A Guide to Energy Audits Standard - AS/NZS 3598:2014

The energy audits standard sets out minimum requirements for commissioning and conducting three prescribed types of energy audits (Type1, Type2 and Type3) that identify opportunities for cost effective investments to improve energy performance. These energy audits encompass all forms of energy used within the organization and are undertaken by appropriately competent personnel either internal or external to the organization.

It is intended for use by any organization, and anyone involved in the assessment of energy use and identification of opportunities to improve the management of energy within the organization.

When to undertake audits:

An audit of an appropriate type should be undertaken every 3 to 5 years or whenever there are-
1 Proposed and recent significant changes in site use, such as systems, tenancies, changes to fuel systems or processes.
2 Site developments or refurbishments.
3 Proposed and recent revisions of working practices.
4 Substantial changes in energy costs or availability.
5 Significant changes in the energy performance indicator (EnPI) for the site or audited object.
6 Proposed and recent changes in technology; or
7 Regulatory or other requirements to do so.

Energy Audit Types

TYPE 1: Basic energy audit

Simple and cheap, broad brush energy audit
Type 1 audits are typically suitable for smaller sites with lower energy expenditures, or as a scoping audit for larger sites. Audits of this type offer a quantitative overview of energy performance and identify no-cost and low-cost opportunities with payback periods of up to 2 years. The accuracy of costs and benefits would generally only be sufficient for low-cost operational expenditures or as a method for prioritizing opportunities for more detailed assessment.

Type 1 audits calculate energy savings by reconciling against the end-use breakdown (greater than 20% of total site consumption), considering daily energy consumption profiles.

Type 1 audits provide indicative or typical savings calculated using rules of thumb or industry acceptable benchmarks, with indicative costs used to provide a simple payback. Costs and energy savings are therefore to a broad estimate level.

TYPE 2: Detailed energy audit

Standard model for a site-wide energy audit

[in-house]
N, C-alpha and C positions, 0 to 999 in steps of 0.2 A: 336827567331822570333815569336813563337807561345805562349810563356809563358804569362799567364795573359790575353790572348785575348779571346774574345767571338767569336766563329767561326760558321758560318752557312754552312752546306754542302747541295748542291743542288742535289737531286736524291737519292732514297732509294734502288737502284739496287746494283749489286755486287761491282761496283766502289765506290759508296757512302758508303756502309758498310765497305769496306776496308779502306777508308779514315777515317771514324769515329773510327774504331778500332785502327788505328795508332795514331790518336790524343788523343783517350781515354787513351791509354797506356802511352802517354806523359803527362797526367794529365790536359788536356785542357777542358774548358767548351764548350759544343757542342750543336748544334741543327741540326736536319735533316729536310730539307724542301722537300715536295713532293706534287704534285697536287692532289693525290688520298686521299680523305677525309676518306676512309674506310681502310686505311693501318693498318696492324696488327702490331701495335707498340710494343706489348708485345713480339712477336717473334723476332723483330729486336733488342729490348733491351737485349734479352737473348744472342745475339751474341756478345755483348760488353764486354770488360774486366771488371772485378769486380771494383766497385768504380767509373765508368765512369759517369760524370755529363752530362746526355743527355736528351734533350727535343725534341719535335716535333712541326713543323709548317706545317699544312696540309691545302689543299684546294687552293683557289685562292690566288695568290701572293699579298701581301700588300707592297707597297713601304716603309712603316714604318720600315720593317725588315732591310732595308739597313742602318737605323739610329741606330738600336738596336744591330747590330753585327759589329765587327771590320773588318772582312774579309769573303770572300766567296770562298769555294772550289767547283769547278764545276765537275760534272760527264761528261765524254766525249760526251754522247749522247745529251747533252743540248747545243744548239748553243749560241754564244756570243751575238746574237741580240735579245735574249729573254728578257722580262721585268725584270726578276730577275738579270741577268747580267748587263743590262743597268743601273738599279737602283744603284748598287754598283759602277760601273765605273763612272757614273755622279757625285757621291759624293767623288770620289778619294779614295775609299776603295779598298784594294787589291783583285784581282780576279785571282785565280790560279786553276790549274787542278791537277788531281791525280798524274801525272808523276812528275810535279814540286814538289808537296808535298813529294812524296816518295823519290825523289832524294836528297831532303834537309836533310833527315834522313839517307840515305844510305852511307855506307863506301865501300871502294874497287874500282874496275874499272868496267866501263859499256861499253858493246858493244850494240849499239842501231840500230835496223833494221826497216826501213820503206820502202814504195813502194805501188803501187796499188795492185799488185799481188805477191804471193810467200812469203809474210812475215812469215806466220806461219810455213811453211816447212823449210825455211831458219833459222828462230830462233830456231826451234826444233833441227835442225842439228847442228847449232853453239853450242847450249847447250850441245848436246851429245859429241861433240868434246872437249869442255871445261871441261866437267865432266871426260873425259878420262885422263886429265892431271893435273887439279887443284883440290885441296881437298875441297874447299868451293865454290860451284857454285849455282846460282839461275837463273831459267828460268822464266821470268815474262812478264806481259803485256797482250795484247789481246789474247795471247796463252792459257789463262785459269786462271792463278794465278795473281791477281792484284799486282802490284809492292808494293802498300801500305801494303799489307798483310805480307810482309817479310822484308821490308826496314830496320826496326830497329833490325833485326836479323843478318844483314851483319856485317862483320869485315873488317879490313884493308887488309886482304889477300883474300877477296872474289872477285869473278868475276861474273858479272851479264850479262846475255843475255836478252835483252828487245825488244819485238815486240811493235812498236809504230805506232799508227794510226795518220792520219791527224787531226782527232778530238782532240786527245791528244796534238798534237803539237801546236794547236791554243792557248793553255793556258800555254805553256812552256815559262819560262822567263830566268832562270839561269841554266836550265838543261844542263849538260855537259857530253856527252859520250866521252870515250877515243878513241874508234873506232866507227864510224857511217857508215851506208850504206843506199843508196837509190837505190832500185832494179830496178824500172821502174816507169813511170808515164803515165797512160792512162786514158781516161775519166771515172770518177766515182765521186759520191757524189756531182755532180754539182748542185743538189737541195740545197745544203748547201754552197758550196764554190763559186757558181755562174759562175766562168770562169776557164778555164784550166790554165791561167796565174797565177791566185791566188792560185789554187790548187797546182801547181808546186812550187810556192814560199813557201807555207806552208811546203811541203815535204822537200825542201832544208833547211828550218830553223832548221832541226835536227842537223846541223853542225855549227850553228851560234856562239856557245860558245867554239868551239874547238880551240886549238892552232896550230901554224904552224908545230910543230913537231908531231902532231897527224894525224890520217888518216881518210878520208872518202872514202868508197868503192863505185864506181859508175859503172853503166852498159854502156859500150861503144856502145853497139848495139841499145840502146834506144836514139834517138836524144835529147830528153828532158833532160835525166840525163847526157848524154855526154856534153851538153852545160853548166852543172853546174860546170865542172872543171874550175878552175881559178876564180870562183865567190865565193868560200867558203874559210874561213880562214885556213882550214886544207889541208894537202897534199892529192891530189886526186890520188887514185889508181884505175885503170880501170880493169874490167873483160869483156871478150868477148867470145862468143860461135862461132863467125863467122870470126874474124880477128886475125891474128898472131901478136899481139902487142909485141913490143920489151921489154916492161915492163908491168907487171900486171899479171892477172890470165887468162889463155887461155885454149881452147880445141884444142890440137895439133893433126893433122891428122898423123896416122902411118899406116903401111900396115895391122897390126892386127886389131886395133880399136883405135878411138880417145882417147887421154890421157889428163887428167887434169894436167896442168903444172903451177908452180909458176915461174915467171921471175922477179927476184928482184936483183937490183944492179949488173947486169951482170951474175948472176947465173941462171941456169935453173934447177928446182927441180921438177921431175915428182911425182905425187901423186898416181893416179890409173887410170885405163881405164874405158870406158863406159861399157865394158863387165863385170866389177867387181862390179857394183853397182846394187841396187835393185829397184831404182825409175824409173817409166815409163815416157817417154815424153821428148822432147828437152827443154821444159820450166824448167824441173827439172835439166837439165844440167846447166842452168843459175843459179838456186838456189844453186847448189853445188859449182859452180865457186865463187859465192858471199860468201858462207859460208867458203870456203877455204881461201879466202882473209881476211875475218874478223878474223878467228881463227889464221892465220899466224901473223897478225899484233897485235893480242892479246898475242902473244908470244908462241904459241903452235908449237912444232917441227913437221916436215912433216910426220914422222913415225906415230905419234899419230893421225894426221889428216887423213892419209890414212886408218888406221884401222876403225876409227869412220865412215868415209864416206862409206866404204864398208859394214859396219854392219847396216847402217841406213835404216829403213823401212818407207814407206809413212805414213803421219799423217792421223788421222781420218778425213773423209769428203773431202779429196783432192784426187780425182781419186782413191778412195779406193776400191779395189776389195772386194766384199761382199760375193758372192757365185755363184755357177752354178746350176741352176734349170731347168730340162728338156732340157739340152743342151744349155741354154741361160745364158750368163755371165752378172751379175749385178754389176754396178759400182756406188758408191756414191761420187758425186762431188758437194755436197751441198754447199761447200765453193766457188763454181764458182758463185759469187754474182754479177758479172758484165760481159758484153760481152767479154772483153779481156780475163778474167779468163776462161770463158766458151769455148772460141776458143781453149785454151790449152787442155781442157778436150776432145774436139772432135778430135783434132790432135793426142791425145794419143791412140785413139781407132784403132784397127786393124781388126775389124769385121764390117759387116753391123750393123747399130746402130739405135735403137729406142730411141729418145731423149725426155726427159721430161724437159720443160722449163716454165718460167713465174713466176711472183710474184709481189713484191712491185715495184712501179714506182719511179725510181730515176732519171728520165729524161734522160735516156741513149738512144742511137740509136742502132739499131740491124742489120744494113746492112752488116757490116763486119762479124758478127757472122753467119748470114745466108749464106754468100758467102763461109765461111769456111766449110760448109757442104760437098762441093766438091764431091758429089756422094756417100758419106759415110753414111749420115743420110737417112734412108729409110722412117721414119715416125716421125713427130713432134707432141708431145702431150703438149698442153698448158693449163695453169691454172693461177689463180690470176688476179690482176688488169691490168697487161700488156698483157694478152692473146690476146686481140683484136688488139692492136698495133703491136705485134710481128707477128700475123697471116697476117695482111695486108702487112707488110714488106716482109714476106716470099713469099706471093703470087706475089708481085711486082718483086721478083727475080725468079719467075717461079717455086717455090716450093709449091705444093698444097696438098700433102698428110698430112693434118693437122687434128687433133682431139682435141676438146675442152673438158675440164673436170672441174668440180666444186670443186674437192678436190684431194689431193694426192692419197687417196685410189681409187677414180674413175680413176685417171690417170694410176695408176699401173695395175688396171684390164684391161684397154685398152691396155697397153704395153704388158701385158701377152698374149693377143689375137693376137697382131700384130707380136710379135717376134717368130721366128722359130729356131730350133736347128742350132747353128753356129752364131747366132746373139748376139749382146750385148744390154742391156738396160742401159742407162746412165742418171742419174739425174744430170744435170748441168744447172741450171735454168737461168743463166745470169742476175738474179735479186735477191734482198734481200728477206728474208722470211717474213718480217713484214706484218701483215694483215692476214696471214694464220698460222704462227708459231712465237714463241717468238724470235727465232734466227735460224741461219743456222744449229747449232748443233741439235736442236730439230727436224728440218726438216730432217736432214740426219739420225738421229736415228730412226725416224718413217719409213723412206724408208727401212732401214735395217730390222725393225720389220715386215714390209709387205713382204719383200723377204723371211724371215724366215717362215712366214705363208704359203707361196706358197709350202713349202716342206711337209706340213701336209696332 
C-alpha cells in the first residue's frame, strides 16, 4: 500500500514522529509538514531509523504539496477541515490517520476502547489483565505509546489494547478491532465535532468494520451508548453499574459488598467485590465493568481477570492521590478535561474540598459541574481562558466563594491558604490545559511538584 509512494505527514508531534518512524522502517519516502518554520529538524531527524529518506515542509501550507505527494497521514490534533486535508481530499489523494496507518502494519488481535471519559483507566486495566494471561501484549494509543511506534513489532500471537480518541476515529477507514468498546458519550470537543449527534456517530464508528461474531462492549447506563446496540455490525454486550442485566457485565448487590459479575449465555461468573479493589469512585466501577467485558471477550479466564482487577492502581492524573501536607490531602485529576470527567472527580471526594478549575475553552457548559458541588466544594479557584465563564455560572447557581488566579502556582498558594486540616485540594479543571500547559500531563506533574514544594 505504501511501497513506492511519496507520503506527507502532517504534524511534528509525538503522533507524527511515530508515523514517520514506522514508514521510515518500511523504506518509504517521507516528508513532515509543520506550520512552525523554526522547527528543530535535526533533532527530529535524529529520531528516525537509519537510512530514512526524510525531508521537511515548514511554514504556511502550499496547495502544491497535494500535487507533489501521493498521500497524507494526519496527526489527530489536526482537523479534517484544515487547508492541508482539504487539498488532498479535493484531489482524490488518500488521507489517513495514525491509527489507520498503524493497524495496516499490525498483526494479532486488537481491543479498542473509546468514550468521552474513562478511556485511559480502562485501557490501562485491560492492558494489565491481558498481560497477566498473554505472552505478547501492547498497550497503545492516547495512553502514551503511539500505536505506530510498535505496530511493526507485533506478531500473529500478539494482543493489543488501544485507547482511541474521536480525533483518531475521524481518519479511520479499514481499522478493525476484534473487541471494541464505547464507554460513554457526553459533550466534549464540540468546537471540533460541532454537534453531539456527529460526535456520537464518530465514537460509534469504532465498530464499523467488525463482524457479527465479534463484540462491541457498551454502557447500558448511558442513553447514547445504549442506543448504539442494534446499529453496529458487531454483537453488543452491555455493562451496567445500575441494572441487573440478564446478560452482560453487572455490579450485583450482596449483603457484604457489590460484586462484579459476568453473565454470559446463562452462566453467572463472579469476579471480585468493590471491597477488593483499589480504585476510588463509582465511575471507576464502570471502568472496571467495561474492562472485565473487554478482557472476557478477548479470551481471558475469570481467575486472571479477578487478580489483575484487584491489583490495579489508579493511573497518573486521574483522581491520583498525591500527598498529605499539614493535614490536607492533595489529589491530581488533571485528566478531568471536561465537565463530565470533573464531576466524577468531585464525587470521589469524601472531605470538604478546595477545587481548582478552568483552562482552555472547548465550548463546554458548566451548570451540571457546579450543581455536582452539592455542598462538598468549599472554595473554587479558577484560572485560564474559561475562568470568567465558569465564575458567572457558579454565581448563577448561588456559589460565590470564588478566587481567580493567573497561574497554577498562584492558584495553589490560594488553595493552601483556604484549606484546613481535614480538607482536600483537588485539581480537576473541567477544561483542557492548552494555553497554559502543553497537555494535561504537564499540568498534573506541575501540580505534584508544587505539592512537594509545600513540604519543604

Type 2 audits provide detailed analysis of energy performance to quantify the full range of opportunities for a site. It defines a detailed level of audit involving a comprehensive review and analysis of equipment, systems, and operational characteristics of the whole site to enable quantified energy savings recommendations. Type 2 audits are required to include financial analysis of recommended energy performance improvement actions based on agreed financial criteria to rank opportunities. The accuracy of costs and savings should generally be sufficient for operational expenditures or medium­ scale capital investments and should be commensurate with organization’s approval processes for expenditures at those levels.

Audits of this type may include on-site measurements but would not normally involve the installation of additional monitoring equipment. As a result, some major projects or opportunities may require further investigation beyond the scope of the audit to fully quantify the energy performance improvements, costs, and benefits. Such work may become the brief for a Type 3 audit.

Type 2 audits calculate energy savings by reconciling against the end-use breakdown (greater than 10% of total site consumption), considering daily energy consumption profiles. Costs of implementation are based on a build-up of both capital and labour items including site, internal and project management costs. Type 2 audit requirements provide costs and benefits to a medium level of accuracy.

TYPE 3: Precision subsystem audit

Detailed audit focused on a particular subsystem on a site

Type 3 audits are detailed audits of specific subsystems, with additional data gathering and measurement to provide a higher level of accuracy. Audits of this type are typically focused on a process or subsystem level, such as for HVAC, building management systems, compressed air, or lighting, rather than the whole site. Type 3 audits involve onsite measurements to monitor energy data over a period long enough to capture the various operating conditions and relevant variables which require their own set of measurements to quantify the business case for energy saving measures more accurately than is possible under a Type 2 audit.

Audits of this type would normally involve representatives from the organization in the development of cost estimates, to provide the level of accuracy required by the company's capital expenditure processes.

Type 3 audits calculate energy savings by reconciling against the detailed energy end use breakdown (greater than 10% of total site consumption), considering the additional measurements taken during the audit. Costs of implementation are based on a build-up of both capital and labour items including site internal and project management costs, to the level of accuracy required by the company's capital expenditure process. Type 3 audit requirements provide costs and benefits to a higher level of accuracy, developed with input from the organization.

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